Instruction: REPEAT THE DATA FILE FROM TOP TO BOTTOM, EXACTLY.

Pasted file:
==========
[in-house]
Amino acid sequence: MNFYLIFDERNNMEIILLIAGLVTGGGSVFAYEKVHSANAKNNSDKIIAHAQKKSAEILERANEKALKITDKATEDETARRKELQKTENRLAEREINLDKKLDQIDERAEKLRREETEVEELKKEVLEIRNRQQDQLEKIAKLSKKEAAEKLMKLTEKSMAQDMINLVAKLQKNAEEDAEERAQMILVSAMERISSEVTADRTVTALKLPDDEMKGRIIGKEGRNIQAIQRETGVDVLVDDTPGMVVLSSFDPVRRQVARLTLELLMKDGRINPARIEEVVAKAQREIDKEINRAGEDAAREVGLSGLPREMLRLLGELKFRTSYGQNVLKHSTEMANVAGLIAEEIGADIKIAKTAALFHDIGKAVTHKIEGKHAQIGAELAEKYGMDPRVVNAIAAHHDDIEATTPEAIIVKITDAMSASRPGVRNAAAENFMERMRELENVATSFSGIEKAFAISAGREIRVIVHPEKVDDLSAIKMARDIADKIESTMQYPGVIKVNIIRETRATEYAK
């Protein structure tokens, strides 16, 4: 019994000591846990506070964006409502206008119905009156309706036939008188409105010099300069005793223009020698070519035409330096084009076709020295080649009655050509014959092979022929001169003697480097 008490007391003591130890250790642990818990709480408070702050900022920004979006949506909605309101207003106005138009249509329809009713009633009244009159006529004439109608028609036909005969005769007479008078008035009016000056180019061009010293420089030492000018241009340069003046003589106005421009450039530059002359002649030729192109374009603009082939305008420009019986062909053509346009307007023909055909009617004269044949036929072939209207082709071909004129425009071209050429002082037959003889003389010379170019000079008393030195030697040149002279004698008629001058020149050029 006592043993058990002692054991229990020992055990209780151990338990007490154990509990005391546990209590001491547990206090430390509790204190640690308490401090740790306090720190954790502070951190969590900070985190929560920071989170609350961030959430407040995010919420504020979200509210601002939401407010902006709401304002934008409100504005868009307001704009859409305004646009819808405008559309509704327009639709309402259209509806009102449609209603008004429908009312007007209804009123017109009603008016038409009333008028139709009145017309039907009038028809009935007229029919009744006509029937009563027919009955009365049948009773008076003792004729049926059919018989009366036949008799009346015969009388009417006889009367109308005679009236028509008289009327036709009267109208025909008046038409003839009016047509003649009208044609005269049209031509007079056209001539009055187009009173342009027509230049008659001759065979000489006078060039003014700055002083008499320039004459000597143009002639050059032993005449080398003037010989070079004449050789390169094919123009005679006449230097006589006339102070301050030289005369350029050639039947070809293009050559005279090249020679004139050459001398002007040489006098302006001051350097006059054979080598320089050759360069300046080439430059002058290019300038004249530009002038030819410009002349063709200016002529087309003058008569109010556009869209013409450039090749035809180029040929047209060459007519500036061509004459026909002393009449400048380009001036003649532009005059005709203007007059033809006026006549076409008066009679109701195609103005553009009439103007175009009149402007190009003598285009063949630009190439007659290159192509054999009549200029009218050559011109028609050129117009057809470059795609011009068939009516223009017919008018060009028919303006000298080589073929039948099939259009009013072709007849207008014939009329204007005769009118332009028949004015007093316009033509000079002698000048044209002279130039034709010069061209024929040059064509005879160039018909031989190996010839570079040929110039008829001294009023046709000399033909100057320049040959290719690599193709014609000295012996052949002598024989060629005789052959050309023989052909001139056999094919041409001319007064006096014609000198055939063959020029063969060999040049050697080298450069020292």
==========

[in-house]
Amino acid sequence: MNFYLIFDERNNMEIILLIAGLVTGGGSVFAYEKVHSANAKNNSDKIIAHAQKKSAEILERANEKALKITDKATEDETARRKELQKTENRLAEREINLDKKLDQIDERAEKLRREETEVEELKKEVLEIRNRQQDQLEKIAKLSKKEAAEKLMKLTEKSMAQDMINLVAKLQKNAEEDAEERAQMILVSAMERISSEVTADRTVTALKLPDDEMKGRIIGKEGRNIQAIQRETGVDVLVDDTPGMVVLSSFDPVRRQVARLTLELLMKDGRINPARIEEVVAKAQREIDKEINRAGEDAAREVGLSGLPREMLRLLGELKFRTSYGQNVLKHSTEMANVAGLIAEEIGADIKIAKTAALFHDIGKAVTHKIEGKHAQIGAELAEKYGMDPRVVNAIAAHHDDIEATTPEAIIVKITDAMSASRPGVRNAAAENFMERMRELENVATSFSGIEKAFAISAGREIRVIVHPEKVDDLSAIKMARDIADKIESTMQYPGVIKVNIIRETRATEYAK
């Protein structure tokens, strides 16, 4: 019994000591846990506070964006409502206008119905009156309706036939008188409105010099300069005793223009020698070519035409330096084009076709020295080649009655050509014959092979022929001169003697480097 008490007391003591130890250790642990818990709480408070702050900022920004979006949506909605309101207003106005138009249509329809009713009633009244009159006529004439109608028609036909005969005769007479008078008035009016000056180019061009010293420089030492000018241009340069003046003589106005421009450039530059002359002649030729192109374009603009082939305008420009019986062909053509346009307007023909055909009617004269044949036929072939209207082709071909004129425009071209050429002082037959003889003389010379170019000079008393030195030697040149002279004698008629001058020149050029 006592043993058990002692054991229990020992055990209780151990338990007490154990509990005391546990209590001491547990206090430390509790204190640690308490401090740790306090720190954790502070951190969590900070985190929560920071989170609350961030959430407040995010919420504020979200509210601002939401407010902006709401304002934008409100504005868009307001704009859409305004646009819808405008559309509704327009639709309402259209509806009102449609209603008004429908009312007007209804009123017109009603008016038409009333008028139709009145017309039907009038028809009935007229029919009744006509029937009563027919009955009365049948009773008076003792004729049926059919018989009366036949008799009346015969009388009417006889009367109308005679009236028509008289009327036709009267109208025909008046038409003839009016047509003649009208044609005269049209031509007079056209001539009055187009009173342009027509230049008659001759065979000489006078060039003014700055002083008499320039004459000597143009002639050059032993005449080398003037010989070079004449050789390169094919123009005679006449230097006589006339102070301050030289005369350029050639039947070809293009050559005279090249020679004139050459001398002007040489006098302006001051350097006059054979080598320089050759360069300046080439430059002058290019300038004249530009002038030819410009002349063709200016002529087309003058008569109010556009869209013409450039090749035809180029040929047209060459007519500036061509004459026909002393009449400048380009001036003649532009005059005709203007007059033809006026006549076409008066009679109701195609103005553009009439103007175009009149402007190009003598285009063949630009190439007659290159192509054999009549200029009218050559011109028609050129117009057809470059795609011009068939009516223009017919008018060009028919303006000298080589073929039948099939259009009013072709007849207008014939009329204007005769009118332009028949004015007093316009033509000079002698000048044209002279130039034709010069061209024929040059064509005879160039018909031989190996010839570079040929110039008829001294009023046709000399033909100057320049040959290719690599193709014609000295012996052949002598024989060629005789052959050309023989052909001139056999094919041409001319007064006096014609000198055939063959020029063969060999040049050697080298450069020292």